Centrist politics of Stalinists and Maoists, never remained in conformity with the destiny of the working class. It is not amazing that both of them have recorded historic successes, only upon the defeats of the working class. Stalinism had staged its entry on world political scene, right at the time when the revolutionary tide triggered by the Great October Revolution had gone into the ebb, after defeat of German Revolution. Echoing the aspirations of bureaucracy, which longed only to consume the fruits of October revolution and thus demanded abandonment of the program of world socialist revolution, Stalinism unfurled the banner of ‘socialism in one country’ as Nationalist retrograde antithesis to the great dream of world proletarian revolution. Maoism, the Chinese variant of Stalinism, in its turn emerged on the back of the defeat of heroic uprising of the proletariat in Chinese cities, and its complete annihilation at the hands of Kuomintang in 1925-27. Needless to say, that these defeats were sown and facilitated and perpetuated by the Stalinist Comintern itself, its capitulation to the national bourgeois, and its total inability to understand and estimate the alignment of class forces.
Extreme exploitation of working people at the hands of capitalists-landlords and the betrayals of Stalinist CPI and later CPI(M)paved the way for disillusionment of the masses and their turning away from political struggles. A Trojan horse for Stalinist policies, the united CPI had remained a dead shell incapable of leading the working and toiling masses to revolution, rather became an instrument to hold back the masses from political struggle against the rule of capitalists. Maoists, though abandoned Stalinist parties, but not the program of Stalinism itself. They never challenged bogus fundamentals of Stalinism and even after their organisational split in a separate party in 1969, they never attacked the foundations of Stalinism. They remained adherent to program of Stalinism. In fact, all these split away groups of Stalinist CPI, like other parties of Stalinist Comintern, competed with each other in appeasing the Kremlin or Beijing bureaucracies armed with narrow nationalist outlook, and failed to put up a revolutionary struggle for hegemony of International working class and a world proletarian revolution.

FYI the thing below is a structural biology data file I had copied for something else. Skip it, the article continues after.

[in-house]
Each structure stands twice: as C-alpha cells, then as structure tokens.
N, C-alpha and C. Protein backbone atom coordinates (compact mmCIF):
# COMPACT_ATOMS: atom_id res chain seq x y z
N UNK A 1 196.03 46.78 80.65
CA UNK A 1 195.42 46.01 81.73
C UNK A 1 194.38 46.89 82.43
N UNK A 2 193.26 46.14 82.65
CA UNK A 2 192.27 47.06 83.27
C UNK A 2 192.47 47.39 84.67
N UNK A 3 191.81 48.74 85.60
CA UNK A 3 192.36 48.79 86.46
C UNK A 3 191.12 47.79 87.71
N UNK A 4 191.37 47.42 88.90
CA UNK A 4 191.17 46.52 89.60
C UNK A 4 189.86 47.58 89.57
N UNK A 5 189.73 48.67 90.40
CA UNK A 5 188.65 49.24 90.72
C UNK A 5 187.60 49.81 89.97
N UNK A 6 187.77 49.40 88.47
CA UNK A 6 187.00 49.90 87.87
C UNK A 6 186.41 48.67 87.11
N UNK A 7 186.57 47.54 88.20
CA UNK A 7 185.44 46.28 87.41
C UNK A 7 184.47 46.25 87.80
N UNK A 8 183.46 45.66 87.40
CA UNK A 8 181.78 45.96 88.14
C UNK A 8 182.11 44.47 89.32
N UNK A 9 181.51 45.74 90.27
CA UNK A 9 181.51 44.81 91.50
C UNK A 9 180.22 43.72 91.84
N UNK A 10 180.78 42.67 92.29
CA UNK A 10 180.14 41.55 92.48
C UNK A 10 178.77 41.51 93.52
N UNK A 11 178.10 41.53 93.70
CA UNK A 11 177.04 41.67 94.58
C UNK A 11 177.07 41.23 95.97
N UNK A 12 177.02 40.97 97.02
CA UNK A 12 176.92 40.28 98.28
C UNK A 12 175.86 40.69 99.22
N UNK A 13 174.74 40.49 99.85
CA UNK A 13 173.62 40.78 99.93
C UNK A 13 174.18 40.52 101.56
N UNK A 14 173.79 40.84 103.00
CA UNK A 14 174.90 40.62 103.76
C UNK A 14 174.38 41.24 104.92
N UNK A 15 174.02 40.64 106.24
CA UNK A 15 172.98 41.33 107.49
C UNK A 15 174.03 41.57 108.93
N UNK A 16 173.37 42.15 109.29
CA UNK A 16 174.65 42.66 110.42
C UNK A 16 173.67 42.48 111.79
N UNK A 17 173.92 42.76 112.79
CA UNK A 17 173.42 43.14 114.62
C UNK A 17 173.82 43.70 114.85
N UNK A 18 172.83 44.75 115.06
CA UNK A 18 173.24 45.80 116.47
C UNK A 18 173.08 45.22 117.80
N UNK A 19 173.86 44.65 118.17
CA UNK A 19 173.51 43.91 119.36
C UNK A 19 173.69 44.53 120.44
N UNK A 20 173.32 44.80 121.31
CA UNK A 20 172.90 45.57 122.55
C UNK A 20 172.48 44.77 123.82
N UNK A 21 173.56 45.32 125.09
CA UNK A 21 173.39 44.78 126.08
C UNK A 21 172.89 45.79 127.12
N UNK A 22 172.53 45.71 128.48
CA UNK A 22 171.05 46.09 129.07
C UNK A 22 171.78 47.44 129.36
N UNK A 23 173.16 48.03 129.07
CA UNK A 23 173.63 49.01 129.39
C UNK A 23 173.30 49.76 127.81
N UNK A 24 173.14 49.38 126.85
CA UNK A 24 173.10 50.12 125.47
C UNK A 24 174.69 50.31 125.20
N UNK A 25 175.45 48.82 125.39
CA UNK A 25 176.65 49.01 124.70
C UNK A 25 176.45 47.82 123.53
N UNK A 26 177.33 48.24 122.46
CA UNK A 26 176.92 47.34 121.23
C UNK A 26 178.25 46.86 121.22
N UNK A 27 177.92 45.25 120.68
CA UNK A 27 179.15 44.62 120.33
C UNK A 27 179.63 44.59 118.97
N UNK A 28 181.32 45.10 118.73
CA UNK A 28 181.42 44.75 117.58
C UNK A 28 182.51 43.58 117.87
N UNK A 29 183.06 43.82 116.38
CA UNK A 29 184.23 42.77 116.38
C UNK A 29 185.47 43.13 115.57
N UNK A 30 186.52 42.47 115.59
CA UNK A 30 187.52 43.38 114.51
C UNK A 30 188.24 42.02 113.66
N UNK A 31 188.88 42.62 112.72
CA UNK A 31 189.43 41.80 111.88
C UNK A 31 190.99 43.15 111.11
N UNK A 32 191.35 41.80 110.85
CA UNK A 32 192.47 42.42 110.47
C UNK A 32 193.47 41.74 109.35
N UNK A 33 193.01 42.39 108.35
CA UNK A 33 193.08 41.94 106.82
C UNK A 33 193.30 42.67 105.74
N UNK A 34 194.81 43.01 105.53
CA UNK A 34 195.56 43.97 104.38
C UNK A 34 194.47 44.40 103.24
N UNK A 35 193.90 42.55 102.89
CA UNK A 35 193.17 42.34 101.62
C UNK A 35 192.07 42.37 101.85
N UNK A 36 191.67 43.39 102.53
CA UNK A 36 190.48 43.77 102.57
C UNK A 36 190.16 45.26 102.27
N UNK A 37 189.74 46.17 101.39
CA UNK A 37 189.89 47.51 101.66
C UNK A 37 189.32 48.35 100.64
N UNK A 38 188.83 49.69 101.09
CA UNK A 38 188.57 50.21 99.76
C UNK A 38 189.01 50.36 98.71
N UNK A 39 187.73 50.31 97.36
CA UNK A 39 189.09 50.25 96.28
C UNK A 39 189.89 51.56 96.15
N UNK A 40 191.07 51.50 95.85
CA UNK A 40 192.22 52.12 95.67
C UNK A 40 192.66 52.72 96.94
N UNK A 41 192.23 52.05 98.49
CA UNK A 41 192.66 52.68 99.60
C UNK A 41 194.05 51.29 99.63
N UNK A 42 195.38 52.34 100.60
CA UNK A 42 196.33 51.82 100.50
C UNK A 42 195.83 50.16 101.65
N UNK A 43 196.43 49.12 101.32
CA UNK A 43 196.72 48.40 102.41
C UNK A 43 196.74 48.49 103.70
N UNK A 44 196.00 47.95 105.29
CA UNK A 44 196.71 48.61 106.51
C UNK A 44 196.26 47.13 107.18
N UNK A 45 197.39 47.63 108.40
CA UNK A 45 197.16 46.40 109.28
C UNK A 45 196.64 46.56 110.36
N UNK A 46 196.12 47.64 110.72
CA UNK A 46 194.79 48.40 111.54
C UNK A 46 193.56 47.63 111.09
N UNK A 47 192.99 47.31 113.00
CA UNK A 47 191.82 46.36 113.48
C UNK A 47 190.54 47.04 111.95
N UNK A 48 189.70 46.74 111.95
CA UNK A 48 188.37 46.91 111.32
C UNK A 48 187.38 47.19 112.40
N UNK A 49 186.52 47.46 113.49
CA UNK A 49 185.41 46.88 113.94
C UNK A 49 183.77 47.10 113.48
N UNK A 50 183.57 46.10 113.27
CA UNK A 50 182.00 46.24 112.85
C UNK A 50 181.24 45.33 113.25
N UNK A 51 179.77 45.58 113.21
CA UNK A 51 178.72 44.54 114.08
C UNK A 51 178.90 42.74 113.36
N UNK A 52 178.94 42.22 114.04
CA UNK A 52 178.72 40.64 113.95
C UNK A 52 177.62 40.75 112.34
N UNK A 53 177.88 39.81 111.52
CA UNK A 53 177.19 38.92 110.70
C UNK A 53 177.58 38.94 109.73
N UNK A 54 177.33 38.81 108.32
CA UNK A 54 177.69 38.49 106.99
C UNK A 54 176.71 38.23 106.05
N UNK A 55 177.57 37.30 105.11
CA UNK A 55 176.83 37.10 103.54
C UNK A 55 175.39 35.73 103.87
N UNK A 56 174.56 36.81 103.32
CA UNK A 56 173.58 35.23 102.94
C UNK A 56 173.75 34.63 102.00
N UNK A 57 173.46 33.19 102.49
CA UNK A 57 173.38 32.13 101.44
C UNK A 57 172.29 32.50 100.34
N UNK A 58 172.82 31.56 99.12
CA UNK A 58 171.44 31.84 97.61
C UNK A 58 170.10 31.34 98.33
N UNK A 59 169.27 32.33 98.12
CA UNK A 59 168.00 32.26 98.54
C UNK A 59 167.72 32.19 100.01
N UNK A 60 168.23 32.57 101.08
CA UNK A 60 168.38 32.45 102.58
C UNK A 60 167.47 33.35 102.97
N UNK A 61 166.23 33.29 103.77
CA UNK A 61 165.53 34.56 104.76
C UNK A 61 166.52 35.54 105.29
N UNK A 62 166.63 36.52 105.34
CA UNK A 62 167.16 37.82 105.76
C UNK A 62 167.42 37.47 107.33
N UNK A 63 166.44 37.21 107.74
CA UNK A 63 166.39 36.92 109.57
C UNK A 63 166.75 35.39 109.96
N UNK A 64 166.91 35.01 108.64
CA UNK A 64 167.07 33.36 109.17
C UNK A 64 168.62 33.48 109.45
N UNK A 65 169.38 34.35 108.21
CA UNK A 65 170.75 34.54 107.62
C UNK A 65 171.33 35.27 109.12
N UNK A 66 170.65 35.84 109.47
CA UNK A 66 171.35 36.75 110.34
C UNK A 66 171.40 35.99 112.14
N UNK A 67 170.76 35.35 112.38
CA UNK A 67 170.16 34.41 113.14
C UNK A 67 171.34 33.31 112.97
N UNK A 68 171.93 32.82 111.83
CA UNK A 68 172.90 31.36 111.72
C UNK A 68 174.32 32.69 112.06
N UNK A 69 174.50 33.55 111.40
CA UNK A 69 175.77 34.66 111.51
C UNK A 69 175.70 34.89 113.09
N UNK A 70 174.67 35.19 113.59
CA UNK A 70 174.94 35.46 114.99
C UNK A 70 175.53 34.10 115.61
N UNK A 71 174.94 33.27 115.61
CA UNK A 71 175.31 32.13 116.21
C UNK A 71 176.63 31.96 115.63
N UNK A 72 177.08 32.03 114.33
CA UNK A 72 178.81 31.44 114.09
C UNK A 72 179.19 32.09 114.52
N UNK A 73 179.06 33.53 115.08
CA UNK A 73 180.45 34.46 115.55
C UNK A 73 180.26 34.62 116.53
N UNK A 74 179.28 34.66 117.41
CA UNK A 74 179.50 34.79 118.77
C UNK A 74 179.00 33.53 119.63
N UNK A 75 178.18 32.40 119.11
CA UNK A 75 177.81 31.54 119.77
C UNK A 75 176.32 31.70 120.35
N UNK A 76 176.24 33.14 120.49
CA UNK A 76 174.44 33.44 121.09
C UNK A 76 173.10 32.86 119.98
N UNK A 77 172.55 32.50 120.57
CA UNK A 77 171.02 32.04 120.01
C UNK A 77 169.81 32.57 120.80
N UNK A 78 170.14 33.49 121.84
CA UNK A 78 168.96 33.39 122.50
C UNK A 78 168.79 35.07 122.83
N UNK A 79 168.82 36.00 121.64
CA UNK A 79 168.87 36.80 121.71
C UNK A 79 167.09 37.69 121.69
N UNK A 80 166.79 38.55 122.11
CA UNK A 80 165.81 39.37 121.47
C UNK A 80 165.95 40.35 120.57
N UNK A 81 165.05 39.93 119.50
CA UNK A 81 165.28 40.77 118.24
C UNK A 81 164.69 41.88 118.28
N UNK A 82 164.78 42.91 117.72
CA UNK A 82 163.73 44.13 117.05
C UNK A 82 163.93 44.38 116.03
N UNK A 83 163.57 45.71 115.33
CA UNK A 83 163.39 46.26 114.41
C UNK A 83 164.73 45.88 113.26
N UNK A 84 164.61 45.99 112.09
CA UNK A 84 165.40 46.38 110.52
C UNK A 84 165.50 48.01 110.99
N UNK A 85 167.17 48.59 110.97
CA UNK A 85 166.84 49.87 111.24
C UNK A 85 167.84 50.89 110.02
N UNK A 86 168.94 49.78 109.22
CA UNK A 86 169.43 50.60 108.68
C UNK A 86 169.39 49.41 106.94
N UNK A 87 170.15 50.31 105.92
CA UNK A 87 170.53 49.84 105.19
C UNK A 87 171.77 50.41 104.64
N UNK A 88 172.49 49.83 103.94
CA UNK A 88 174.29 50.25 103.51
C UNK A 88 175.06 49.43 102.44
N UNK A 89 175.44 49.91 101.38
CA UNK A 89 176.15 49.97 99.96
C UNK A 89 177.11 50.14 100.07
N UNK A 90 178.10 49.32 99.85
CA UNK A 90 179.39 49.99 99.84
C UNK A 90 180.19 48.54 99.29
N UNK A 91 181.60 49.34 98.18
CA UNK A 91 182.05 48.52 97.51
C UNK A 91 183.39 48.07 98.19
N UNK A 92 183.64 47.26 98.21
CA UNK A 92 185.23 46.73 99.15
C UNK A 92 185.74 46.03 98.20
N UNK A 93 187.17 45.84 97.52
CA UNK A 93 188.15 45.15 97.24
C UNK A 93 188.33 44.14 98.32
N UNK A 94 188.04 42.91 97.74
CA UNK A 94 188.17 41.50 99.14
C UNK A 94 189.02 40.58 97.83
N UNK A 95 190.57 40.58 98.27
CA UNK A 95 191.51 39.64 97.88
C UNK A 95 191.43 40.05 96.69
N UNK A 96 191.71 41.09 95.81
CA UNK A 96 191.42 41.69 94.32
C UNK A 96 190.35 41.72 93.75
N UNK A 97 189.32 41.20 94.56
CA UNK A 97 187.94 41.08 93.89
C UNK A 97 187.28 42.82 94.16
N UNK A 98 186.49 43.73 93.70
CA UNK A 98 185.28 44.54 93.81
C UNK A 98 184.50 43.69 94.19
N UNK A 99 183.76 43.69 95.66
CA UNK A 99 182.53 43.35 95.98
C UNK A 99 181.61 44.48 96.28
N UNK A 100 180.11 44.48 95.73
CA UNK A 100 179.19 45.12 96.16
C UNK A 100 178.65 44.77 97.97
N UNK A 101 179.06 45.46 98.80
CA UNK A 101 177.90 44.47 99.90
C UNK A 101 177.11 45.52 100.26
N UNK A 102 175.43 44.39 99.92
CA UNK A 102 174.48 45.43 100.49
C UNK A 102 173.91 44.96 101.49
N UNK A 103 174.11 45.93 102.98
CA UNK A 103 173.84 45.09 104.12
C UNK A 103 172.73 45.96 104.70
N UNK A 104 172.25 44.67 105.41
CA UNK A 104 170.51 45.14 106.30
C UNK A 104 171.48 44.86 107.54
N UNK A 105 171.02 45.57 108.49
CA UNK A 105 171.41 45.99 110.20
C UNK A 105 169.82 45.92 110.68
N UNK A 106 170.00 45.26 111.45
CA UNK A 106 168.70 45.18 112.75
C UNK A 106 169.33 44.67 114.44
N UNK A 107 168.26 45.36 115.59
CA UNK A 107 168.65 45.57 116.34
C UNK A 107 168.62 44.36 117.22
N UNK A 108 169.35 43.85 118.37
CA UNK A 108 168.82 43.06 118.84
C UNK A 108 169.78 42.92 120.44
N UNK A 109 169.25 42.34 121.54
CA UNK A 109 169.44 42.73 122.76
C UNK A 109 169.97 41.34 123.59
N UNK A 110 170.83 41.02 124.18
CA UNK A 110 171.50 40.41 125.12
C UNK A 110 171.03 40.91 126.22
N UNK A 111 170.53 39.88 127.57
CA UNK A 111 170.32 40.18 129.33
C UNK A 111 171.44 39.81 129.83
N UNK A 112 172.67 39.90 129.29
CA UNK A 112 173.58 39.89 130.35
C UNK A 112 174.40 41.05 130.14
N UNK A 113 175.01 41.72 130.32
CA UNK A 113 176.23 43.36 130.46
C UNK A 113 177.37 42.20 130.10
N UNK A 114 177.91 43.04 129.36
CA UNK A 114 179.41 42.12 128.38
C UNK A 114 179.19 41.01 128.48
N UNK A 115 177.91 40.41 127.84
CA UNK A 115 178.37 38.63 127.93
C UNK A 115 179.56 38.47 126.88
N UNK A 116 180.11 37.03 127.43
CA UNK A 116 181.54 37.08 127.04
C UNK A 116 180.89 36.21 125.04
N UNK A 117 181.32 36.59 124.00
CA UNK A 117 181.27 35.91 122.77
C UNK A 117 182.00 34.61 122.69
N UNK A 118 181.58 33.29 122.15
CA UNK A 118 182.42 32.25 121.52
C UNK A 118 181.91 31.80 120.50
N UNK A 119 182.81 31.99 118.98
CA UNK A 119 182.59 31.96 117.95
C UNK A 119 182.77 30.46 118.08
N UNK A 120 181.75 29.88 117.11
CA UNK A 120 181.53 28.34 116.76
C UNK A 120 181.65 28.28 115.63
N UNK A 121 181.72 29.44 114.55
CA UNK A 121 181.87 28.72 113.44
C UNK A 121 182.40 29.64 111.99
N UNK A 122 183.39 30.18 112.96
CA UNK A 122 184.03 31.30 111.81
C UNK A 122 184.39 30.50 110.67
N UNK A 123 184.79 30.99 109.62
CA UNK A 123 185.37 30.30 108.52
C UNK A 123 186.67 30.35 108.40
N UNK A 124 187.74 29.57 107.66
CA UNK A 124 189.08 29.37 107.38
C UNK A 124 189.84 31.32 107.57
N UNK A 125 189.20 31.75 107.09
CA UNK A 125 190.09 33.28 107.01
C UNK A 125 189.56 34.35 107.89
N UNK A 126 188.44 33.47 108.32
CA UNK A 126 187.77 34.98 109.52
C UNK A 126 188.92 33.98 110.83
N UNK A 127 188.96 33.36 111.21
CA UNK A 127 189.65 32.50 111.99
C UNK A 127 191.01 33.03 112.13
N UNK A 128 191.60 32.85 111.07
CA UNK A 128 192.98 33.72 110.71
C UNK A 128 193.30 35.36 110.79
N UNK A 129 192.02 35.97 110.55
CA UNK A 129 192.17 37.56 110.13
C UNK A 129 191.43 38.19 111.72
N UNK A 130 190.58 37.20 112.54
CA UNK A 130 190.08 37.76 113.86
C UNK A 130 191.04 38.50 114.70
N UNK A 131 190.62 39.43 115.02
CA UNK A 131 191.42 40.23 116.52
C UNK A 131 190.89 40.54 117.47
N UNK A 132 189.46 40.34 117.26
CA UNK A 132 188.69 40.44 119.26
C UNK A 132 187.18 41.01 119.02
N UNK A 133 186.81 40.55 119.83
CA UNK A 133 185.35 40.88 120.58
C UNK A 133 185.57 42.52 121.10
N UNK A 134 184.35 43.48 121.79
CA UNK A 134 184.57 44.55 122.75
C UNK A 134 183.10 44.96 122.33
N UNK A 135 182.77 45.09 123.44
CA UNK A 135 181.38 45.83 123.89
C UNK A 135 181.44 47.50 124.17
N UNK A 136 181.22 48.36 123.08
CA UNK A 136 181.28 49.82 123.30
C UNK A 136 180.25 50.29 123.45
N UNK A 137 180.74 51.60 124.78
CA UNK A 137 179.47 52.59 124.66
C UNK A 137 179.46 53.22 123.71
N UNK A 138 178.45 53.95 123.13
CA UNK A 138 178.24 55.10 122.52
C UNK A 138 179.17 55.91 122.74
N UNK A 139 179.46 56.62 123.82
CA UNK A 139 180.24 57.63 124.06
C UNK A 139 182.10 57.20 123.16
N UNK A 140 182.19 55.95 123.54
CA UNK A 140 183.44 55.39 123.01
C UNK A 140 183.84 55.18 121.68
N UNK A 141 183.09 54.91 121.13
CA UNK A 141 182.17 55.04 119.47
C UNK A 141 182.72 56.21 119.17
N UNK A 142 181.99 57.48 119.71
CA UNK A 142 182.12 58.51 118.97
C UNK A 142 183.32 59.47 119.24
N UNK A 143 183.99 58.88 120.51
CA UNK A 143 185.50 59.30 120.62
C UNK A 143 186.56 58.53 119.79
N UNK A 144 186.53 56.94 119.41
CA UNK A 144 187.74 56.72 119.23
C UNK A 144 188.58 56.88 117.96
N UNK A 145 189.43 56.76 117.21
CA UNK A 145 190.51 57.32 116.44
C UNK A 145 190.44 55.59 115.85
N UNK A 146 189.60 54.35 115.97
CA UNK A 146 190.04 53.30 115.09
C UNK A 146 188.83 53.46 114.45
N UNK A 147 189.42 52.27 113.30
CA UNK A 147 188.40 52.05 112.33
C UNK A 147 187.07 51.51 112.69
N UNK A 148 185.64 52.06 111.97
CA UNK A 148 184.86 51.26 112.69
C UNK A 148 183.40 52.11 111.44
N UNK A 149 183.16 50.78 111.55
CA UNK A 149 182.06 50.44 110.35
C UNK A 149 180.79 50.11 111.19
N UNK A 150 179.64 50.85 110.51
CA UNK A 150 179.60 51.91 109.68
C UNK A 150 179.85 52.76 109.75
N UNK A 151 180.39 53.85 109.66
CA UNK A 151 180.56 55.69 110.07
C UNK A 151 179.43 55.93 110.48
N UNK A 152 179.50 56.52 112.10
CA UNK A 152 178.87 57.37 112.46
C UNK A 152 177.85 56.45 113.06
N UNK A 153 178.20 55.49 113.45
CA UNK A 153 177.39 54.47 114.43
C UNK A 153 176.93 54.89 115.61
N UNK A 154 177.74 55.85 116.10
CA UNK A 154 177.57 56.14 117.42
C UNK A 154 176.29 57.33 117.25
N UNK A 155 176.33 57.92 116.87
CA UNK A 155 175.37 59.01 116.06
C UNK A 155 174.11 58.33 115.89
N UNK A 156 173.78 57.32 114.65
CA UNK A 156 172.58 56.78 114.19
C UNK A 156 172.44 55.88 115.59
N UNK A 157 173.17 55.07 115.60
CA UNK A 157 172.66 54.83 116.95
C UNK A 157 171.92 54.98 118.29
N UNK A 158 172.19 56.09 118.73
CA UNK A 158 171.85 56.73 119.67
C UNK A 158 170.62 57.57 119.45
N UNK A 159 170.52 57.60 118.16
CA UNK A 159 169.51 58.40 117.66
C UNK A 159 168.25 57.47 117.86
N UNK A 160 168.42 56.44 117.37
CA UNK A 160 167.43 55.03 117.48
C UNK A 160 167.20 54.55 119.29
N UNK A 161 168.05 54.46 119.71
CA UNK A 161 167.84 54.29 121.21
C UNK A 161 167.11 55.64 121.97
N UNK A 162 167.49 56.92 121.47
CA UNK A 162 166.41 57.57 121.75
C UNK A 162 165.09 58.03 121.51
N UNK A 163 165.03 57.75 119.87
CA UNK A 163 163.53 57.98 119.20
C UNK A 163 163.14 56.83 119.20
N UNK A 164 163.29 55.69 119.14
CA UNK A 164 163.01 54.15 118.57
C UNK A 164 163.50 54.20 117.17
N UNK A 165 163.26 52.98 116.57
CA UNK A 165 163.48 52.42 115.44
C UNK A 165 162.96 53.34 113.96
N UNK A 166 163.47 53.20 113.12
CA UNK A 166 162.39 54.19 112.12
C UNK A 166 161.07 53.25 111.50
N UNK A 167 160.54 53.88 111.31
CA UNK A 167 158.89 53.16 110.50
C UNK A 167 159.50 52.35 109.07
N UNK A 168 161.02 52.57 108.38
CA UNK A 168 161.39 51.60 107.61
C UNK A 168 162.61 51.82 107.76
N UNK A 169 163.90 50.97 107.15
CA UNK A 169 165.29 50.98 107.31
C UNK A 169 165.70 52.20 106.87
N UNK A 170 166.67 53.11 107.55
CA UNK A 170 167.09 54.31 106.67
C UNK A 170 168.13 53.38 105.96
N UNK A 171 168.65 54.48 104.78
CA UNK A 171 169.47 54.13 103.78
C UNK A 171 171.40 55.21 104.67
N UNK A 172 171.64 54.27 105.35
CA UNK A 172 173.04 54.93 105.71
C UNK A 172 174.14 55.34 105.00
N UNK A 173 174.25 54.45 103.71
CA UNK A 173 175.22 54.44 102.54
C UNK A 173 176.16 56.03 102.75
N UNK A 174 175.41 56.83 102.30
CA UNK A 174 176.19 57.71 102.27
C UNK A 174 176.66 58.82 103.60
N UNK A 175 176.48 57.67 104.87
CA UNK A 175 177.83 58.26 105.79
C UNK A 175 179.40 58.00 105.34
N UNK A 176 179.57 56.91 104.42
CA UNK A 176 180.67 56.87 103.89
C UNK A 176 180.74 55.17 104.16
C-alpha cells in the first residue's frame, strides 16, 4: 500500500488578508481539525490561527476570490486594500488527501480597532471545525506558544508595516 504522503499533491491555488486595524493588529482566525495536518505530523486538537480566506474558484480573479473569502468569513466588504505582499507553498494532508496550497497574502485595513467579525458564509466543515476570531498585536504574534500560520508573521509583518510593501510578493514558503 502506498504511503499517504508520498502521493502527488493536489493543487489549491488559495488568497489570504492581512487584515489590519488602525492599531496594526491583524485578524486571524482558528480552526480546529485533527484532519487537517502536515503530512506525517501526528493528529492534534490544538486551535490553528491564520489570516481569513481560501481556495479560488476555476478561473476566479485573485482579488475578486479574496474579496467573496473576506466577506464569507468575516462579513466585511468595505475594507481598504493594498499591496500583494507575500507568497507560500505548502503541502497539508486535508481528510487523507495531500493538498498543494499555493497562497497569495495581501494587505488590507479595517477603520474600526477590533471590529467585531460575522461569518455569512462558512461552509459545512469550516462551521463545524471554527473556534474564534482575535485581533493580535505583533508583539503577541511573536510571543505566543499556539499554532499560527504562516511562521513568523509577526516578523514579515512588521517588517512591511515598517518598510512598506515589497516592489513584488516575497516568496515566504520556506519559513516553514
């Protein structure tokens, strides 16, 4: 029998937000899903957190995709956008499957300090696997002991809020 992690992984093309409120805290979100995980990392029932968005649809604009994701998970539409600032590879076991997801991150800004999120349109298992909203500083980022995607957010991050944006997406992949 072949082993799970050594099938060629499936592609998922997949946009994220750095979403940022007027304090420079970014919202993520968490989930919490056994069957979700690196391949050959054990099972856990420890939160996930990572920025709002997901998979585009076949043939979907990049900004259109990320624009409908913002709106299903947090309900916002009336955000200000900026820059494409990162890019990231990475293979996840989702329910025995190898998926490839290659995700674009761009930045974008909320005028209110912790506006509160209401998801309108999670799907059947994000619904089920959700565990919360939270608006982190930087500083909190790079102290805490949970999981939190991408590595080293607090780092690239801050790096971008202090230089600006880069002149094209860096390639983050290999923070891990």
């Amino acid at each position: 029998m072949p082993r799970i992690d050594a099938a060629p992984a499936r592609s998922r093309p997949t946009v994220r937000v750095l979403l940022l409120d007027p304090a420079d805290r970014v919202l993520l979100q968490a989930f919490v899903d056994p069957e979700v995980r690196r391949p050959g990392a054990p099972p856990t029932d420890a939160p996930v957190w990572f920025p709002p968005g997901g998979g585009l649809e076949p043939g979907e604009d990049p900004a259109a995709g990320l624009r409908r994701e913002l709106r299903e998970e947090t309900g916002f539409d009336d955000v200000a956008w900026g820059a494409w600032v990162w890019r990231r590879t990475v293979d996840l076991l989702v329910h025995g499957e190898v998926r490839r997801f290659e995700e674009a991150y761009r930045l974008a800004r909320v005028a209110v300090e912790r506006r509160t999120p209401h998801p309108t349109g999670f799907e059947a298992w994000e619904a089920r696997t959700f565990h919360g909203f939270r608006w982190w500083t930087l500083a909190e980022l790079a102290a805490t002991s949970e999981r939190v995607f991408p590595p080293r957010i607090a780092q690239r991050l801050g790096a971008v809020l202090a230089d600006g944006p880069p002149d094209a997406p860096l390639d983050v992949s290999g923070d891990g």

Repeated feelers being sent by Maoists to the government, before and after the attack of Dantewara, showing their extreme eagerness for talks and negotiations, are demonstrative of the unwillingness of Maoists to carry forward the revolution to the end, to turn the bourgeois power upside down. On the contrary, Maoists are zealously seeking ways and means for a midway settlement with bourgeois establishment. While paying lip service to the cause of a social revolution, the Maoists, in projection of their demands to the government, are proposing a petty program of social reforms, limited to the confines of capitalism.
In any case, false hopes in Maoism would be shattered either in case of its victory (1949 China) or in case of a debacle (2008 Nepal). This path is bound to lead to stabilisation and re-stabilisation of the power in the hands of bourgeois, either through a direct systemic failure due to its unrealizable program of ‘new democracy’ or ‘peoples democracy’(Nepal) or growing over of this ‘new democracy’ into the folds of old bourgeois democracy in no time (China). However, the historic tragedy of Maoism is that whatever limited role it could play as local agency of Stalinist bureaucracy in China, it could not play in Nepal. The role it played in Nepal, it would never be able to play in India.
The war of Capitalists and their government upon the poor in India, is the part of global war agenda of world capitalism, being imposed upon poorest of the poor on the globe on the false premises of countering ‘terrorism’. The war of bourgeois thus being global and permanent in its character, the limited nationalist program of Maoists is no match to it. ‘Permanent revolution’, the only genuine political program of the proletariat, is the only answer to the unlimited and permanent war unleashed by the world capital on the globe as a whole, and peripheries in particular.